By Cameron Bocanegra | Reporter
There are thousands of classrooms children file through, day after day. For the first thirteen years of their life, a child is put in classrooms for seven hours a day and expected to develop into a highly functional member of society.
Within every classroom, there is almost an insurmountable amount of skill levels; not every child develops at the same rate. Their entire academic experience is almost identical because the teachers are forced to teach to the test.
We have all been in this classroom. In the schooling environment, some of us played a minor role and others played major ones. You may have raised your hand with the wrong answer in mind or always arrived on time to produce your average test scores.
These were the most important developmental years of your life, or so you were told. Who do you owe them to? You owe them to yourself, right? You alone did the work and produced the decent SAT scores. Can you name on your left hand the individuals who taught you everything you claim to already know? We forget to thank the teachers that we owe our education to. It is a thankless job.
I will agree that not every teacher is a good one. In education, there are an unfair amount of teachers who fell into the profession as their “Plan C,” deciding last minute to get certified after they could not find a job in their area.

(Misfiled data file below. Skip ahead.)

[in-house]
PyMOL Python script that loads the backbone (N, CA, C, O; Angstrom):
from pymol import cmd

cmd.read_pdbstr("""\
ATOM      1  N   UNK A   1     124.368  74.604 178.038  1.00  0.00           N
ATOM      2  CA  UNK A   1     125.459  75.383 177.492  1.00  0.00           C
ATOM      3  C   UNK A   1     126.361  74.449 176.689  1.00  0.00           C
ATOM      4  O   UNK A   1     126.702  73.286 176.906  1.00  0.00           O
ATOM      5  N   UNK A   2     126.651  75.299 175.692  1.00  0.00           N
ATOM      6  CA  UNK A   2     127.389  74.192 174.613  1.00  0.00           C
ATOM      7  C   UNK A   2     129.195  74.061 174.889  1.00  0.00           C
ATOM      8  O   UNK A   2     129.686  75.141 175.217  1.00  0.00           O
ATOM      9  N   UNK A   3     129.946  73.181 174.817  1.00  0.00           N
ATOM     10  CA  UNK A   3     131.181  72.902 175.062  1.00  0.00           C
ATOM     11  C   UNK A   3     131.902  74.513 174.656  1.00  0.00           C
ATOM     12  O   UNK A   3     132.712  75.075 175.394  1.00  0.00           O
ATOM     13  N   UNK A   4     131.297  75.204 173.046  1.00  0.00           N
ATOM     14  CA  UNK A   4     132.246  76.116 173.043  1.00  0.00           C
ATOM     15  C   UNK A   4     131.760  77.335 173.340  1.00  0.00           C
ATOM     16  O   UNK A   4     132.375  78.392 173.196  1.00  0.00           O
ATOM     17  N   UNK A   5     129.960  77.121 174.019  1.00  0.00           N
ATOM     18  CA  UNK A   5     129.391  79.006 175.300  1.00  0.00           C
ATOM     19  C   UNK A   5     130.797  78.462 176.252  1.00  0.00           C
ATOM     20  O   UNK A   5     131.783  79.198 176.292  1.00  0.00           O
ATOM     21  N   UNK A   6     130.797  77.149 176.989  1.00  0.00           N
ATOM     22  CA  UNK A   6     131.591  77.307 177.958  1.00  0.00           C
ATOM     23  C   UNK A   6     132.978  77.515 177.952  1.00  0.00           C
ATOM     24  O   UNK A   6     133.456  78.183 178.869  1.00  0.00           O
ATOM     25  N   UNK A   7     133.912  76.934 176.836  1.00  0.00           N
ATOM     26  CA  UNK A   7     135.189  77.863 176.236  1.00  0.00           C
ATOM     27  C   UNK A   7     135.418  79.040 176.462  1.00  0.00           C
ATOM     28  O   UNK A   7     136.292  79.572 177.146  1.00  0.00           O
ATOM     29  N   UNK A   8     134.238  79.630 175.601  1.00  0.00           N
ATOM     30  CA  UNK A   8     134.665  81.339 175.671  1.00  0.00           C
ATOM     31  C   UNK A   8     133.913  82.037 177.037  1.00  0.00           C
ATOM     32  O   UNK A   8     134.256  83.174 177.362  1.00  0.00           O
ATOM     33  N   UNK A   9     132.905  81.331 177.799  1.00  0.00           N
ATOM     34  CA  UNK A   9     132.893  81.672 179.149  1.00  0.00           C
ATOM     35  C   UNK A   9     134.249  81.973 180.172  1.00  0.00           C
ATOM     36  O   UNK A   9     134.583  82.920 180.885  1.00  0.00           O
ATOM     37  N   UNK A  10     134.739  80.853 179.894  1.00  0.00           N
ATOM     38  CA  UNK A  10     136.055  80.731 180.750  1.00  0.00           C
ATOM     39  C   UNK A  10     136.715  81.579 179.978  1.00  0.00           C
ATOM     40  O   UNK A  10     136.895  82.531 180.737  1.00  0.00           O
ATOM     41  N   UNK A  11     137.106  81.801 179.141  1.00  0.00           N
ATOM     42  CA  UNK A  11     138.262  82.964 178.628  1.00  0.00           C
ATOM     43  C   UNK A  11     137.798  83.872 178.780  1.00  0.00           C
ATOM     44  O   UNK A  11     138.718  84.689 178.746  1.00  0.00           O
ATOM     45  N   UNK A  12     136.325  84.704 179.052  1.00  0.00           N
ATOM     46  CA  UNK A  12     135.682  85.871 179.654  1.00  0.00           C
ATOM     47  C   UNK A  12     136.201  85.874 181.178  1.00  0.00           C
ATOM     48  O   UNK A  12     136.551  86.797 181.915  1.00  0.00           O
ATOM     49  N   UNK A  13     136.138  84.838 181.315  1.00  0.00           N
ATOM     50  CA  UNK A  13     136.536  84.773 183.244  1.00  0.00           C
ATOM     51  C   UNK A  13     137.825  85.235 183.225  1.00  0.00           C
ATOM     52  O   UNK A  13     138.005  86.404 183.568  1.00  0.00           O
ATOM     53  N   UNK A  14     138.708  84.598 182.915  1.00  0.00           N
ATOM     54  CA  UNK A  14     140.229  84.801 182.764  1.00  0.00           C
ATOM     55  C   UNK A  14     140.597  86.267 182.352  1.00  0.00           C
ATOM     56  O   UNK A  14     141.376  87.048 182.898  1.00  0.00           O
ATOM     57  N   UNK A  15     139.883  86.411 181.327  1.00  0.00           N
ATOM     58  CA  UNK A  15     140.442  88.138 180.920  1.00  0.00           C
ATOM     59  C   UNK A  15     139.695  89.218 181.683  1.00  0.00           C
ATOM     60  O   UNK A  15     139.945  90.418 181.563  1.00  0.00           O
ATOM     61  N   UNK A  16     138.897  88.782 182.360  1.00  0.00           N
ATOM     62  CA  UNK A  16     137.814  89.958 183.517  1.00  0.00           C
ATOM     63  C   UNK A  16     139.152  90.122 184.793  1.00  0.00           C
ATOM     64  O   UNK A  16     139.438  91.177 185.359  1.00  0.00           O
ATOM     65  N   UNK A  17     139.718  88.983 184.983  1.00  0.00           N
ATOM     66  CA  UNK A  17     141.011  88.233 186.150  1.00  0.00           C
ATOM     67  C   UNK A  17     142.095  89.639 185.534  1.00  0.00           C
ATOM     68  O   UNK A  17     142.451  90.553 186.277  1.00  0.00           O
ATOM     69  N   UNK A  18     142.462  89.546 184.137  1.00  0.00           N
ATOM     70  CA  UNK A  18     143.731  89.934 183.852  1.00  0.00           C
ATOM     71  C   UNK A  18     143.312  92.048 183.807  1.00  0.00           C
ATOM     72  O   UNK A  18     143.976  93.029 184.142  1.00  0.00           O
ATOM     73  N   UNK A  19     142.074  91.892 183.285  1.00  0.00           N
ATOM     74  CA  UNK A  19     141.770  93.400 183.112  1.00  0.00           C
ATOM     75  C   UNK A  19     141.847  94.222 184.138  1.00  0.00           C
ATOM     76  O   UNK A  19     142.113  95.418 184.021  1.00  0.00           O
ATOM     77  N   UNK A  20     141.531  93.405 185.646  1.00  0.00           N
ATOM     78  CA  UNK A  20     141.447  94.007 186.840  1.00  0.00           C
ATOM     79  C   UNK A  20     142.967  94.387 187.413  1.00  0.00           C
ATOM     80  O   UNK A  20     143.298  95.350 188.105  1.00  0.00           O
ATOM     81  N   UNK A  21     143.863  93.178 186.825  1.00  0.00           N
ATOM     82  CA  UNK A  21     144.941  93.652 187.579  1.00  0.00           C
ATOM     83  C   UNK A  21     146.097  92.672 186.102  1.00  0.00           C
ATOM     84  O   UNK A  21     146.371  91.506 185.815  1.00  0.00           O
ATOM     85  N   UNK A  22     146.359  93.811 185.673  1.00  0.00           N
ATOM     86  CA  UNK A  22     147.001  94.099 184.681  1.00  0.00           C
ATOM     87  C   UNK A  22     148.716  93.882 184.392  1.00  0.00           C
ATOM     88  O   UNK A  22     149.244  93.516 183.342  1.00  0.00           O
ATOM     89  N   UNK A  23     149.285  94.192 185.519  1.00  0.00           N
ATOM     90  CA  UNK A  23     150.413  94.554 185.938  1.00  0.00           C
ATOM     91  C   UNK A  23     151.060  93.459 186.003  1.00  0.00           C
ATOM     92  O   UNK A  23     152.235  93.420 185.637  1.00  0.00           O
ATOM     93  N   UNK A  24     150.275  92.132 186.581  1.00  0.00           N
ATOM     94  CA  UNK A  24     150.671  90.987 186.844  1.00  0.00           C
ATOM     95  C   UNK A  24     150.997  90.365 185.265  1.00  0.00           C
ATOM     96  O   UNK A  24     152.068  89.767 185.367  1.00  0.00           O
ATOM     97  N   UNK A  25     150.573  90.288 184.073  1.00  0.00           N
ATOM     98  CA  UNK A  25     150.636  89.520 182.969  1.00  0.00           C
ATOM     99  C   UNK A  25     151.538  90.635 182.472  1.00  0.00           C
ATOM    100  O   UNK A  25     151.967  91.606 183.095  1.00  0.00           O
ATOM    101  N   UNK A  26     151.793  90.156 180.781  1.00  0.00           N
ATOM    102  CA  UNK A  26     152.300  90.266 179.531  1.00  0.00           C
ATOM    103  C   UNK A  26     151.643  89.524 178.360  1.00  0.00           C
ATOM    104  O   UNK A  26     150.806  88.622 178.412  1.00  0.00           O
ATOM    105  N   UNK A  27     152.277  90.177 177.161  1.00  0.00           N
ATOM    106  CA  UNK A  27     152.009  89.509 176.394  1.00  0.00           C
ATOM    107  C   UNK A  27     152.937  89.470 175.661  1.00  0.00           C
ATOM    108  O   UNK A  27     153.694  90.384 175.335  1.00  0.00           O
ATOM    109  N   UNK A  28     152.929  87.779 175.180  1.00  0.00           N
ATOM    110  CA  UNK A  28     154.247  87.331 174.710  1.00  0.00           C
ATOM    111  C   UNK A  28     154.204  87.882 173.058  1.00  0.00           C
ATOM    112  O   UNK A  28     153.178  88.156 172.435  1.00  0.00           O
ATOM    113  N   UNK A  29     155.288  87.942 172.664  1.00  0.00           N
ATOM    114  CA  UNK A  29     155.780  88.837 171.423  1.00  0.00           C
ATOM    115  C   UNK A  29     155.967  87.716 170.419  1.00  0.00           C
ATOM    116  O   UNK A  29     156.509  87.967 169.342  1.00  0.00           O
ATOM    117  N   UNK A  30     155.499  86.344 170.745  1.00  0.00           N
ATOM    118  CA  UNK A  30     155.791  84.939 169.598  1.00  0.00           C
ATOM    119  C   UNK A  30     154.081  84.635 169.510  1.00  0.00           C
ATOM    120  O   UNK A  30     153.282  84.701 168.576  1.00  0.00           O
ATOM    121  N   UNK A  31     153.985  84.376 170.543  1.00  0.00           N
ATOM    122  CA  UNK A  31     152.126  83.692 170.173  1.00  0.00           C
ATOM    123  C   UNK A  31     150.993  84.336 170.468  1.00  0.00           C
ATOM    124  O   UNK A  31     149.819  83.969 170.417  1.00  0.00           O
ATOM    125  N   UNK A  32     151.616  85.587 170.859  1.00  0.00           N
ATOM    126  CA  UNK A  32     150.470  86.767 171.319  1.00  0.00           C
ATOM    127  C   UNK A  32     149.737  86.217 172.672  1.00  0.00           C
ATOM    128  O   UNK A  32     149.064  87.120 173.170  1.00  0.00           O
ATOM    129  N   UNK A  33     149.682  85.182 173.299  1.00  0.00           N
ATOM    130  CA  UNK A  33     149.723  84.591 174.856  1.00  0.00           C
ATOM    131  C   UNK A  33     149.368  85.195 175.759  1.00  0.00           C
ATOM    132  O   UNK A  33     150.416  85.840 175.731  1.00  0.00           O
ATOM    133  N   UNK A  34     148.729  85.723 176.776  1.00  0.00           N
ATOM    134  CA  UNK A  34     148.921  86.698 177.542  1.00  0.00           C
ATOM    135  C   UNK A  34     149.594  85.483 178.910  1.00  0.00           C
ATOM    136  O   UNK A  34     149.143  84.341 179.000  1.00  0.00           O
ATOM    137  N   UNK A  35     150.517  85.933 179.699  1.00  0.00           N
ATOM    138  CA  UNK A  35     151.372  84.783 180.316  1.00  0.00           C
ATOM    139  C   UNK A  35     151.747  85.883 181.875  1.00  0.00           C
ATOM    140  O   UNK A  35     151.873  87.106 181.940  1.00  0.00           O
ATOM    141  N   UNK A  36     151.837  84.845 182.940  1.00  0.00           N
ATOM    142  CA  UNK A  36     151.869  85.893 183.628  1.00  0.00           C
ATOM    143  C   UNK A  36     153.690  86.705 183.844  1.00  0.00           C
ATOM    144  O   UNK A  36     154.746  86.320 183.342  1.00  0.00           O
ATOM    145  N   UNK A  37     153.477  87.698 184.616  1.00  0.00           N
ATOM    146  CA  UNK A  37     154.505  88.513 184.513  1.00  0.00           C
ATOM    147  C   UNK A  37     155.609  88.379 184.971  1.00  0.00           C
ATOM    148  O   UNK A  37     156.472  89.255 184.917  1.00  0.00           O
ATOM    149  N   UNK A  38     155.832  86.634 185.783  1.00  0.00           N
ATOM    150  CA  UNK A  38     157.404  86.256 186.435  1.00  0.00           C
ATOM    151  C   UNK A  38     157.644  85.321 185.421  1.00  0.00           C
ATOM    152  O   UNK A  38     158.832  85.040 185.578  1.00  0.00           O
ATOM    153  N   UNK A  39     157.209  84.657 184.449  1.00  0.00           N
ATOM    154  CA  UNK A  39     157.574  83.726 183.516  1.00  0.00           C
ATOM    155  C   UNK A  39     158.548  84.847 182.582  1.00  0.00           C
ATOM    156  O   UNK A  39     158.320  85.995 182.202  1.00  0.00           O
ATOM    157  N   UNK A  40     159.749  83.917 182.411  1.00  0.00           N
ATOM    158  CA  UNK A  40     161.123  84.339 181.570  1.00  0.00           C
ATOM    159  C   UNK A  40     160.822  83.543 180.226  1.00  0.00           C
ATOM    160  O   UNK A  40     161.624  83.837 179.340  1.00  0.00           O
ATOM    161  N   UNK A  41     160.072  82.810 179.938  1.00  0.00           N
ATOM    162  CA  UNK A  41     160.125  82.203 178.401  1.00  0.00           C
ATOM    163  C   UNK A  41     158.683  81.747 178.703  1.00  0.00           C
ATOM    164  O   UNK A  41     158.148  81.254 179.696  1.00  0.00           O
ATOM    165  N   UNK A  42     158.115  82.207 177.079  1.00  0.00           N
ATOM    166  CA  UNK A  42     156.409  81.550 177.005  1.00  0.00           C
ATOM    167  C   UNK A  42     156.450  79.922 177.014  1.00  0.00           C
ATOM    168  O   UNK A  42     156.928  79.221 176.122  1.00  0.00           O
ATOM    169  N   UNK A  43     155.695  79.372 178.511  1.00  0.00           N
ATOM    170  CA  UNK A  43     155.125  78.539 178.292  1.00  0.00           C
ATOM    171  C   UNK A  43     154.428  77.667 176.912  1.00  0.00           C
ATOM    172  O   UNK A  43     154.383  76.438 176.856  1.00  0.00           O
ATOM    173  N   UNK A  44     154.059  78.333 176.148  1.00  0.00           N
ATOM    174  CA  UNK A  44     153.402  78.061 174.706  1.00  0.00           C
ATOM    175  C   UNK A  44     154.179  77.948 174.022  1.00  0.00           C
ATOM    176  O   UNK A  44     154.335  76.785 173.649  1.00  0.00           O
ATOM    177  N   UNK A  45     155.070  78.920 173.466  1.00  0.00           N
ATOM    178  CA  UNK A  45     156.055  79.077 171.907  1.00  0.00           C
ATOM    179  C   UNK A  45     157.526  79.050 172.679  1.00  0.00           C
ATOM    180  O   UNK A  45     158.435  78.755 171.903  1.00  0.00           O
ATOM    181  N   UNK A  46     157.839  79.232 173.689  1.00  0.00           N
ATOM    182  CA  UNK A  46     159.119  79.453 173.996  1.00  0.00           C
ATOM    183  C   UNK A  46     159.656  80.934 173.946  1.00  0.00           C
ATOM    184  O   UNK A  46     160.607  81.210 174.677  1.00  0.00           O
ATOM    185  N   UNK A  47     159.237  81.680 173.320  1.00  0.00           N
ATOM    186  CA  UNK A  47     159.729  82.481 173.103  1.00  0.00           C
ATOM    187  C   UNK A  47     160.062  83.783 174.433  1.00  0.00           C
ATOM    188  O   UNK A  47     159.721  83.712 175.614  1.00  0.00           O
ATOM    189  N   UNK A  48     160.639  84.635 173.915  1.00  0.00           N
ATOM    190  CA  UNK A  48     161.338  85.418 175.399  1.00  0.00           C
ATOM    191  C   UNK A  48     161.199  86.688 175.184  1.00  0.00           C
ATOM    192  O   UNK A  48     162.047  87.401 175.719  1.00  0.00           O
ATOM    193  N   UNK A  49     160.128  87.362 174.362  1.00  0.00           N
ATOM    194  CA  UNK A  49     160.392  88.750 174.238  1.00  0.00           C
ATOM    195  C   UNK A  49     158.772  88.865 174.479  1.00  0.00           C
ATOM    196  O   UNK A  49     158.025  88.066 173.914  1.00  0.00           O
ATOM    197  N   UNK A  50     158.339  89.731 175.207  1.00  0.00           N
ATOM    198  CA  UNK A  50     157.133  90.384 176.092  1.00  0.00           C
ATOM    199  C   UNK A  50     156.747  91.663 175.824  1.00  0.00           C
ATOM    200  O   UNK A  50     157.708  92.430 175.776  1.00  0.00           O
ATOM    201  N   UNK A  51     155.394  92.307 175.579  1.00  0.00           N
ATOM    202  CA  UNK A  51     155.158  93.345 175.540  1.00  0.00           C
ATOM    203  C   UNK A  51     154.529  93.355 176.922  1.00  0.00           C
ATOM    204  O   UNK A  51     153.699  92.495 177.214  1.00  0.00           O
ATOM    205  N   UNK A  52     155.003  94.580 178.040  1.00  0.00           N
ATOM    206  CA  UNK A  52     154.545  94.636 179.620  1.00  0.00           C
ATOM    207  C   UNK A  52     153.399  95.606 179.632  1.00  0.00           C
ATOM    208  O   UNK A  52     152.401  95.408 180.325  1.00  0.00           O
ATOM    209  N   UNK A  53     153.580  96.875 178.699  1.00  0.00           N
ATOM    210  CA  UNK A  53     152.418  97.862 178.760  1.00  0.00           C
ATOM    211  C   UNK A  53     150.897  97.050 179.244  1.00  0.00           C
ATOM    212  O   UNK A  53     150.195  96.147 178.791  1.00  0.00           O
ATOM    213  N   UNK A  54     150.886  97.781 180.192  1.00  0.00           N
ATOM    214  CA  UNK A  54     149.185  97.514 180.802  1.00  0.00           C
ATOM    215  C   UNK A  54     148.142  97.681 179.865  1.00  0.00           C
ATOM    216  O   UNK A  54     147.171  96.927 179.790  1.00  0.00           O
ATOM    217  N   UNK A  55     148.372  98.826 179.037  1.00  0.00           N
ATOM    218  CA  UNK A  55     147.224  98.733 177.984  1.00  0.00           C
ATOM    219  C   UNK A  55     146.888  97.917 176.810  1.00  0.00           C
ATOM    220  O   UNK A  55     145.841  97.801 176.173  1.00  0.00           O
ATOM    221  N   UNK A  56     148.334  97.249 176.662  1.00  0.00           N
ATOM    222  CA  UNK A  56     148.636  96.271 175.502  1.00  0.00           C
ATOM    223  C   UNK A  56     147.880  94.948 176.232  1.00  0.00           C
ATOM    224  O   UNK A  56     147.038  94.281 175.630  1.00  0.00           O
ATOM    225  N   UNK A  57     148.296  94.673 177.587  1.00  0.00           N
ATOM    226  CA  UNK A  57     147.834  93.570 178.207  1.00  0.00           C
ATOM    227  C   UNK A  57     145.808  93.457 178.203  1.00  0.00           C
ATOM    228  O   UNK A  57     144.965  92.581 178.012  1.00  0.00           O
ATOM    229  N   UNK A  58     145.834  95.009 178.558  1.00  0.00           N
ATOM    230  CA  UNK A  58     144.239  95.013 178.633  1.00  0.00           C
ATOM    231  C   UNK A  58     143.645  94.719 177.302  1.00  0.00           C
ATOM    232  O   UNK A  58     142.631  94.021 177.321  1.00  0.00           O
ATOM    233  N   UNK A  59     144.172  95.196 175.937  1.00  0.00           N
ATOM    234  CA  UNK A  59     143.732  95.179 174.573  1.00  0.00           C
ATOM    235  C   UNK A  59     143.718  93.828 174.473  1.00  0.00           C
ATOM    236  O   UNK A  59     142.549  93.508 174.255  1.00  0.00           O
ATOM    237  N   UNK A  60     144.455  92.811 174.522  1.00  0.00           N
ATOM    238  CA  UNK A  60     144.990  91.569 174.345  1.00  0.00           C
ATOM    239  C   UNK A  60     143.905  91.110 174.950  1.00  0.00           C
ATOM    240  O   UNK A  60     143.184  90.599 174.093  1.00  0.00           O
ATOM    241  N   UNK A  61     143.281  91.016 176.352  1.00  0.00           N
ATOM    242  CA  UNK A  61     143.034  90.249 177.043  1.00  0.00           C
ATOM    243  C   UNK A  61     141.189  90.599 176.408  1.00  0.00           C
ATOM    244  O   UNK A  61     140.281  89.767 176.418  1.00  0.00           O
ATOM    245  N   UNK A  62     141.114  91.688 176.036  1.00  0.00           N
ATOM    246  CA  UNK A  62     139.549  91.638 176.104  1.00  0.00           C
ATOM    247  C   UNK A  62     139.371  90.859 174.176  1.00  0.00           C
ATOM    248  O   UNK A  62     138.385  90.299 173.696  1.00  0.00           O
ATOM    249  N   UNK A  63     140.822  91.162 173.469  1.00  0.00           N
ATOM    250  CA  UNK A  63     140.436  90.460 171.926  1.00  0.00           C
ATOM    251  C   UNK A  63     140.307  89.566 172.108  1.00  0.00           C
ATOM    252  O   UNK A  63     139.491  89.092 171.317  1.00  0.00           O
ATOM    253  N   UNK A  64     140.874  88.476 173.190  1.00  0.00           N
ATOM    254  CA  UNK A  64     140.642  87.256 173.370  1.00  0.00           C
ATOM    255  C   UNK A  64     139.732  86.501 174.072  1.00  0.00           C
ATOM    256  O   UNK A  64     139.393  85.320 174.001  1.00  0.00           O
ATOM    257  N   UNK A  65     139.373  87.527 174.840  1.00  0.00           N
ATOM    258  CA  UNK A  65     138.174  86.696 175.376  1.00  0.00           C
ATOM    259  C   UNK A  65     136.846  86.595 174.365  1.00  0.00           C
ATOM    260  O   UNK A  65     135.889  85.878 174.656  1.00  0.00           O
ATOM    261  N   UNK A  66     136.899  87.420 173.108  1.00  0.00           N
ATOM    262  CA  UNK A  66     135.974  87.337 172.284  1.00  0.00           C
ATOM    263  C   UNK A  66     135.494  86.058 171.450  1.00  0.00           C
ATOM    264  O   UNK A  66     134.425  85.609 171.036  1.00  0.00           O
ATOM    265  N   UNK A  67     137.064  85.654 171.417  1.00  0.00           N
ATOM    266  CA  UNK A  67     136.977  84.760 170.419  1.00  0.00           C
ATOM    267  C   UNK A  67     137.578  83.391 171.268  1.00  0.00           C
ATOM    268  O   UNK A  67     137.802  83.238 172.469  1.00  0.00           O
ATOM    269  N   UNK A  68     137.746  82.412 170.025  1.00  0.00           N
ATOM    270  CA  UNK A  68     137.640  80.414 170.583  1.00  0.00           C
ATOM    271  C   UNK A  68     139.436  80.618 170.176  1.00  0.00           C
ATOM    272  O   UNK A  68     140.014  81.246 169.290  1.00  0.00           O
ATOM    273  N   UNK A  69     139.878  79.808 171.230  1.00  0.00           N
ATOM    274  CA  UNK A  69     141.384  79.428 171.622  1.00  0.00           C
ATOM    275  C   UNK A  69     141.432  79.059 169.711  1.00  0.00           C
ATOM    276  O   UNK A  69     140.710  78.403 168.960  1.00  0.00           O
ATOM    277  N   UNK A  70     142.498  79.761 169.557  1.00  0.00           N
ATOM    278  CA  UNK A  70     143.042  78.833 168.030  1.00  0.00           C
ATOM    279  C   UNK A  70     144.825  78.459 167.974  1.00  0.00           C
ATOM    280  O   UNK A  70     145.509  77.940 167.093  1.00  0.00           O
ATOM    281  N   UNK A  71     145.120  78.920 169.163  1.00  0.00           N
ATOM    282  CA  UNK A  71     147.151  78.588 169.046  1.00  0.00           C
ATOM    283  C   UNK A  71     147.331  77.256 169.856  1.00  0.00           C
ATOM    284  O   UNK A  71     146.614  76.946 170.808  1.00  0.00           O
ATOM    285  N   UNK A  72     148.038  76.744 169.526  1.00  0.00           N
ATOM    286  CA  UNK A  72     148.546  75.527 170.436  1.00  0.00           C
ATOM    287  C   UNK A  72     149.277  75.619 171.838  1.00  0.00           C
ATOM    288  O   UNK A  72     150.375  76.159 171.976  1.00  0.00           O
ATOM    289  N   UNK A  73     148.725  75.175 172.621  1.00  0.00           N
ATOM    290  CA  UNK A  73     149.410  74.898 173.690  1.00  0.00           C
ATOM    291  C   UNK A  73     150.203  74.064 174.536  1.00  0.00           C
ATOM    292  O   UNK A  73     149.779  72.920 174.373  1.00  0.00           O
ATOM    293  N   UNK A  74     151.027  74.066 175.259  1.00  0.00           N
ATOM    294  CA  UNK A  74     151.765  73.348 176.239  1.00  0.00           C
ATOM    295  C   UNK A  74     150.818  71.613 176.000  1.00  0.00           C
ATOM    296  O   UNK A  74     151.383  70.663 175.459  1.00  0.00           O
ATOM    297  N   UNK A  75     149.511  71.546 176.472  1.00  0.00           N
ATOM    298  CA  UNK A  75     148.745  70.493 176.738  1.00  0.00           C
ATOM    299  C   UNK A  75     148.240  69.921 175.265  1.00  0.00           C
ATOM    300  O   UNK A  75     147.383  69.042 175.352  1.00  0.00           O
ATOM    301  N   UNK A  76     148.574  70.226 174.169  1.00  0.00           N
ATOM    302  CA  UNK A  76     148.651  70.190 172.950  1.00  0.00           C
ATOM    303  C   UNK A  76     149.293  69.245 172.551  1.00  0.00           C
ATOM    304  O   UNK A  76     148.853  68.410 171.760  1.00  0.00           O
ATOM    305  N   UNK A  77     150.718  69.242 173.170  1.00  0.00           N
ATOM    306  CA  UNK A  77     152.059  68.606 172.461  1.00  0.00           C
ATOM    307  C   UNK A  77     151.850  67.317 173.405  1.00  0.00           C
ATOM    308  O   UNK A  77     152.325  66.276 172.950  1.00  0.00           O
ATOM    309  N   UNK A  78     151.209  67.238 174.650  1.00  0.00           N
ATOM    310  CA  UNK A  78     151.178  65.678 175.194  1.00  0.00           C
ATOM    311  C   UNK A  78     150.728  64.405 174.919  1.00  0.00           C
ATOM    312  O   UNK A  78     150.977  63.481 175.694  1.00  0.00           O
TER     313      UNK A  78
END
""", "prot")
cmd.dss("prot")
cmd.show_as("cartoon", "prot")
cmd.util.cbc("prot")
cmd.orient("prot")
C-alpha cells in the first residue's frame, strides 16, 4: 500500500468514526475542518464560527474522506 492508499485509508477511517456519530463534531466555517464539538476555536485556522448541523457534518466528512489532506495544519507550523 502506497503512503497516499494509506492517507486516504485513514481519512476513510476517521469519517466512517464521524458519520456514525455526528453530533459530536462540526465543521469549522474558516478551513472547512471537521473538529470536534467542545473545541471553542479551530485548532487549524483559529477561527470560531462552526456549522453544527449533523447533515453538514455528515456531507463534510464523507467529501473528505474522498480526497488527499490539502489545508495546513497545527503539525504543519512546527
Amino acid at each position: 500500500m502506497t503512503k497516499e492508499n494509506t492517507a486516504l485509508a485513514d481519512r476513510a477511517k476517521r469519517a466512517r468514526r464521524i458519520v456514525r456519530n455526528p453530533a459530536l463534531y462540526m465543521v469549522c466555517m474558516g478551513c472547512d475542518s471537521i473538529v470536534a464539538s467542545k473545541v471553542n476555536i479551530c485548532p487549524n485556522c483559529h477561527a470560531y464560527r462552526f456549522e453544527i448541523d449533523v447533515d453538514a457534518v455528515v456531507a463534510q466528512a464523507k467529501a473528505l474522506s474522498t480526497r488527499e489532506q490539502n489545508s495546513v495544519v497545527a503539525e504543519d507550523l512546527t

There are also teachers you cannot recall; however, for every one that did not care, there is a teacher you remember who cared and affected your life enough to make you listen to the meaning behind the boring roar of the classroom. Their lesson plans found a way to tower over the monotony and the useless role call. Dr. Michael F. Korpi, a Baylor film professor stated in a recent lecture, “School is simply a warehouse for children, one that only allows the children’s own parents to leave and go to work.”
For an average of $30,000 a year in Texas, teachers choose to be the blame for everything their students do not accomplish. These are the people that choose kids everyday. They are professionals that serve the public in the same way that doctors, firefighters, police officers and other public servants aim to do.
Why is it then that they fall so low on the totem pole of respect? Why is it then that a state’s education budget is one of the first things to be cut? When this happens, the teachers take the hit within the classroom walls. We need to start placing a higher value on not just education, but the educators that have been selflessly leading and raising the youth.